At the Detroit Zoo
The Detroit Zoo is home to female domestic yak, Novus. She was born at the Sedgwick County Zoo in Wichita, Kansas in 1999 and arrived at the Zoo a year later. She is described by her keepers as smart and enjoys being groomed. She can be found in the Barnyard with the belted Galloway steer, Scottish Highland steer, miniature donkeys, Thoroughbred horses, pigs and other barnyard animals.
Equipped with a heavy build and sturdy frame, the domestic yak has humped shoulders, short legs and rounded hooves. Both male and female yaks have horns. The horns of the male sweep out from the sides of the head and then curve forward with an upward tilt; they typically range from 19 to 39 inches in length. The horns of a female are smaller, only 11 to 25 inches in length, and have a more upright shape.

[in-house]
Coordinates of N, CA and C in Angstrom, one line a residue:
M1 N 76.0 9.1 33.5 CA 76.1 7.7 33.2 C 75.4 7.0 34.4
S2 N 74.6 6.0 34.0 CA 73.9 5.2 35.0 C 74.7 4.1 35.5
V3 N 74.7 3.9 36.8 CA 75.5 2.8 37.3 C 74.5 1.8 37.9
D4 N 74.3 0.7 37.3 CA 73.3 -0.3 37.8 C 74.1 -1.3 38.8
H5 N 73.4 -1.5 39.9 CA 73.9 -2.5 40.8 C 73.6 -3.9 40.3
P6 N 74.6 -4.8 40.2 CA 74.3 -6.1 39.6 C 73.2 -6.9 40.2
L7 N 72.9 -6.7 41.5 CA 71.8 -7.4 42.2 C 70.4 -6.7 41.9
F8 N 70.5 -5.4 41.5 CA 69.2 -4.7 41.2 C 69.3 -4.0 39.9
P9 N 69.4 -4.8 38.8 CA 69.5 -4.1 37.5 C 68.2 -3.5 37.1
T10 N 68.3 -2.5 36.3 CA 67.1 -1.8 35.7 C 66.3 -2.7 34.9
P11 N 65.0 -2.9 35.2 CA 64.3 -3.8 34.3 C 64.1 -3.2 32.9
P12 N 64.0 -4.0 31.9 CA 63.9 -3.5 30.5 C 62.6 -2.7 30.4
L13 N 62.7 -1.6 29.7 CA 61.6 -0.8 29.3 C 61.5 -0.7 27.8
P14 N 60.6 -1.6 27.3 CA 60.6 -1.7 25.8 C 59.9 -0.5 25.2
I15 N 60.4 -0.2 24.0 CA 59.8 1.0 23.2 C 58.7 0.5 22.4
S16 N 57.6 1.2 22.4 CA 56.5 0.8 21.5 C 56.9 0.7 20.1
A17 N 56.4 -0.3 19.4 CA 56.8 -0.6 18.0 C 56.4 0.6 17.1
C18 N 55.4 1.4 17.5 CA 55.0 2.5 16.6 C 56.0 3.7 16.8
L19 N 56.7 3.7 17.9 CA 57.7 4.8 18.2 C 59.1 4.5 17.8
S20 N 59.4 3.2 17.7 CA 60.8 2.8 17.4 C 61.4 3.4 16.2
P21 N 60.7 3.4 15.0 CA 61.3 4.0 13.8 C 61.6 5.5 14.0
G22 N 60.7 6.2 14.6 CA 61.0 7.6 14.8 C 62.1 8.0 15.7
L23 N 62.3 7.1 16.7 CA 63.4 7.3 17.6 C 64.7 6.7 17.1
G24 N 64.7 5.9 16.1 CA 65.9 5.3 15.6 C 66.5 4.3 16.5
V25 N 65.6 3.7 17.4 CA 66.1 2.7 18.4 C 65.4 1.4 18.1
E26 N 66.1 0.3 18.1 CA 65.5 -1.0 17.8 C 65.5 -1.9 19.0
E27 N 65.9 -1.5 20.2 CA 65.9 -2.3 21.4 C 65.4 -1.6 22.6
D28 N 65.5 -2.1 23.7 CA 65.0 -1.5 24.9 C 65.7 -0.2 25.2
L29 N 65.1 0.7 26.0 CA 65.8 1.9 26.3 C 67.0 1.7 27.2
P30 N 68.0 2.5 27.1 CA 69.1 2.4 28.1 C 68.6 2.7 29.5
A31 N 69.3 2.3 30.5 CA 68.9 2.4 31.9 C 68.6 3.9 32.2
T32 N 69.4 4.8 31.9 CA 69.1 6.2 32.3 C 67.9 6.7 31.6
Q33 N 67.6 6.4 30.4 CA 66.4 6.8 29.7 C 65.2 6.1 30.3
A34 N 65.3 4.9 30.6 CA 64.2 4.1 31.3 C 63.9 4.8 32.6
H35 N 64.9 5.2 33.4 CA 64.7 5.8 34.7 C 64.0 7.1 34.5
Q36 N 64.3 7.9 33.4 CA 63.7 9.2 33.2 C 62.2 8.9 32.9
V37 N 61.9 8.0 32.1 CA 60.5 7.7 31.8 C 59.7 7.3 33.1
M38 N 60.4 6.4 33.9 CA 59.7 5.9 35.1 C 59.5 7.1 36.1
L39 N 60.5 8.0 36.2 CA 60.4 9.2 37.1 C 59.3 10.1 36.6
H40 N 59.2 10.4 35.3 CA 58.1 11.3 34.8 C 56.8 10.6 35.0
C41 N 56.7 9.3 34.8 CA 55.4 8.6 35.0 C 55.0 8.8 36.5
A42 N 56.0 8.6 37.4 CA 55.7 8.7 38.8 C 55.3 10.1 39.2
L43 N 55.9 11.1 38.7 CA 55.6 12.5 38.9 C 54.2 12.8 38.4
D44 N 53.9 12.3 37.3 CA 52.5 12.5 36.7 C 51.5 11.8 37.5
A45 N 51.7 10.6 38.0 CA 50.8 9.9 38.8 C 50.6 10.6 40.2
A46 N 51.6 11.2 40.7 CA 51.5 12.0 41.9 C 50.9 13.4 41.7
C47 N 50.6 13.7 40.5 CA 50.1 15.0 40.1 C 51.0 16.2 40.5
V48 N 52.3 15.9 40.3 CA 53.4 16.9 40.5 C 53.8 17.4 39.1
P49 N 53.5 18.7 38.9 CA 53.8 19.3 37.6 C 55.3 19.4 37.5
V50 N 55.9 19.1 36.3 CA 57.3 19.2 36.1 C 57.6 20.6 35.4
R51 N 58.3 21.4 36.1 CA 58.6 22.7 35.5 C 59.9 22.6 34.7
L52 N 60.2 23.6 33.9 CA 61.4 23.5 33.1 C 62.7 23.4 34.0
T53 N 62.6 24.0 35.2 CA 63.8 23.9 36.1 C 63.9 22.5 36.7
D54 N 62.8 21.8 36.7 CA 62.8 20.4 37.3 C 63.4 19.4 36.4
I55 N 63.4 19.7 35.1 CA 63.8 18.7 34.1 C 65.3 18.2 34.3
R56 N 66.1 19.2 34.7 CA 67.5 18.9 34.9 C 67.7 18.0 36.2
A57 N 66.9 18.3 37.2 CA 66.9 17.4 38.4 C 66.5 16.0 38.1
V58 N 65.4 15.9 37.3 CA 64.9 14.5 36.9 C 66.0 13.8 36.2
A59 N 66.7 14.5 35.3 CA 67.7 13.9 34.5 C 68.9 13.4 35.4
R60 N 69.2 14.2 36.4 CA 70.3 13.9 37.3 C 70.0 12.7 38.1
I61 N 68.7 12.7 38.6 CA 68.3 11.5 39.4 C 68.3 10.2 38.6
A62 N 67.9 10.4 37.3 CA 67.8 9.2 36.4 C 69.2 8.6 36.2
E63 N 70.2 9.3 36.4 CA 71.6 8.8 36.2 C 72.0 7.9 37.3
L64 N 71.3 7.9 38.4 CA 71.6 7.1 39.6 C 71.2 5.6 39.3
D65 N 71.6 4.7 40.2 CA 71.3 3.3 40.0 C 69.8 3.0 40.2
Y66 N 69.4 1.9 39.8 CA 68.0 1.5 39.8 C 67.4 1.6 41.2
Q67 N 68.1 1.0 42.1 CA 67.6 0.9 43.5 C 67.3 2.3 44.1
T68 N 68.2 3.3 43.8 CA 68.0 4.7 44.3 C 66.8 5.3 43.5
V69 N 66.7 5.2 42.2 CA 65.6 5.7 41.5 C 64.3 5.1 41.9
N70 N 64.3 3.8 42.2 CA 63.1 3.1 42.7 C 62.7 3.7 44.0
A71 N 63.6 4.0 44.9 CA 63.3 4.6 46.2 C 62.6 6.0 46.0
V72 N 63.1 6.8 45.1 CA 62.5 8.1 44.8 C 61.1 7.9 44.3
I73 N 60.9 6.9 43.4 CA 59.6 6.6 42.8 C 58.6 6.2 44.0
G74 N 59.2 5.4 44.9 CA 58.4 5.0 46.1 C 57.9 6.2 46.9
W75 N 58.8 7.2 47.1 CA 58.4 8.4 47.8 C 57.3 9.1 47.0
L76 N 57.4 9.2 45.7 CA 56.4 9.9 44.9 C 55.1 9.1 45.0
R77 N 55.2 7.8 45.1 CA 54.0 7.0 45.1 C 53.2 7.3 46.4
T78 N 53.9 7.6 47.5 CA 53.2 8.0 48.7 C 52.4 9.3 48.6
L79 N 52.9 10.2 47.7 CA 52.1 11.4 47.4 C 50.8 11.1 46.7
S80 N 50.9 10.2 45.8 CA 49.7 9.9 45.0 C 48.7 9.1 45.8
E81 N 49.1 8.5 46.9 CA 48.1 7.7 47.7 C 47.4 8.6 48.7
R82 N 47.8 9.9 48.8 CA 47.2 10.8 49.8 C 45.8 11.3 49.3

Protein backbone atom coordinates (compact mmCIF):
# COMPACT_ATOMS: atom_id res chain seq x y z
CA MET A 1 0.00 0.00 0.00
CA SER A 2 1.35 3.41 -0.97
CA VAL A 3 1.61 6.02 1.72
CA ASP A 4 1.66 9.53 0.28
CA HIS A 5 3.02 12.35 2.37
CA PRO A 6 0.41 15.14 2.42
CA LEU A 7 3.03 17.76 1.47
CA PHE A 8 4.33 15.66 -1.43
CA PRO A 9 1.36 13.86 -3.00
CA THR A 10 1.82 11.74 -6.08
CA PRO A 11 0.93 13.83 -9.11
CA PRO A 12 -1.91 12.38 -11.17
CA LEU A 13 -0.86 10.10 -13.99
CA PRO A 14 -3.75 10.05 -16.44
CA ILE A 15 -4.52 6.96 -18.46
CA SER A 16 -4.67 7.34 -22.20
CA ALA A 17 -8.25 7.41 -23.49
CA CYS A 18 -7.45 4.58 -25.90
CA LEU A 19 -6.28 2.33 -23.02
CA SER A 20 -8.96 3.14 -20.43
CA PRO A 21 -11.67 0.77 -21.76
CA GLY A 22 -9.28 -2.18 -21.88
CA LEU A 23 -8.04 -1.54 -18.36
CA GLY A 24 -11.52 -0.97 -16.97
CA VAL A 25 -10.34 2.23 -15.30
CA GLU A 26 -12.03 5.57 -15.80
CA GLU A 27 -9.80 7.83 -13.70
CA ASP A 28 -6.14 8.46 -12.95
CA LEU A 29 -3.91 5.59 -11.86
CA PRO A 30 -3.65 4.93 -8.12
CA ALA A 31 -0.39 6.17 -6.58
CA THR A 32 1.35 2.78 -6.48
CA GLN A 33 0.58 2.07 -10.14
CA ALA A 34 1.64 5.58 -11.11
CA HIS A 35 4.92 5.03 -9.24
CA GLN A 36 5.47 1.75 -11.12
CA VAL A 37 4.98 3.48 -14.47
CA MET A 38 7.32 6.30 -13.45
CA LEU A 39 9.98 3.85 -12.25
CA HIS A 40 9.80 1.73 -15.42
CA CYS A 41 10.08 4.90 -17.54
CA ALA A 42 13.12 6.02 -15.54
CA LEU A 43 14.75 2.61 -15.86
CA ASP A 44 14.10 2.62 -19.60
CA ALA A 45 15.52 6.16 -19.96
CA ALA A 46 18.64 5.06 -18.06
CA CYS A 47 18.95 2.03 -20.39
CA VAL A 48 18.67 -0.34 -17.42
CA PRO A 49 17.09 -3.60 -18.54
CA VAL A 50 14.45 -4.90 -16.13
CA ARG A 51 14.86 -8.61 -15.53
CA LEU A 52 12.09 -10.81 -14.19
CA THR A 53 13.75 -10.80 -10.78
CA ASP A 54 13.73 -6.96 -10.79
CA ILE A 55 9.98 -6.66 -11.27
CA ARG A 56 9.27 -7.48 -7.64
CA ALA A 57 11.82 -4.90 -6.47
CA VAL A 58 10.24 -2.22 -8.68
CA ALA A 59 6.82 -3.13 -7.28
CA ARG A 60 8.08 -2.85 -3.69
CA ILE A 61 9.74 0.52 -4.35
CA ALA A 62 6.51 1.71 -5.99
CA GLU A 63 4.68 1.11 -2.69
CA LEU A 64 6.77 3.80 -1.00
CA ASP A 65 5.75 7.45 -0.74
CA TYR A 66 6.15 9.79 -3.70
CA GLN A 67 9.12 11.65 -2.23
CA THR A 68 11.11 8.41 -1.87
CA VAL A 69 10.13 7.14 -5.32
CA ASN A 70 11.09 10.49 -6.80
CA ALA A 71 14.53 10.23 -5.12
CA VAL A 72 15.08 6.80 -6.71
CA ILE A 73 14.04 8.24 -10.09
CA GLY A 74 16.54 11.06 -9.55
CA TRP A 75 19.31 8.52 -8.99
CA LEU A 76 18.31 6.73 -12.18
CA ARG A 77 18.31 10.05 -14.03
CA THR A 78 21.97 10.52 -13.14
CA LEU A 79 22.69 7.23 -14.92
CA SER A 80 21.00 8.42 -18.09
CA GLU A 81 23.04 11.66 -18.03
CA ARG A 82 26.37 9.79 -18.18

Scientific name: Bos grunniens grunniens
Continent: Central Asia
Habitat: The domestic yak is most commonly found in alpine meadows, alpine steppes and desert steppes.
Size: 11 feet in length; up to 6.5 feet tall at the shoulder
Weight: 670-1,210 pounds
Diet: The domestic yak is an herbivore, feeding on lichens, grasses and tubers. Since a domestic yak's stomach cannot digest grains, it often moves to fresh pastures to feed.
Reproduction: Gestation eight months; single offspring
Lifespan: 23 years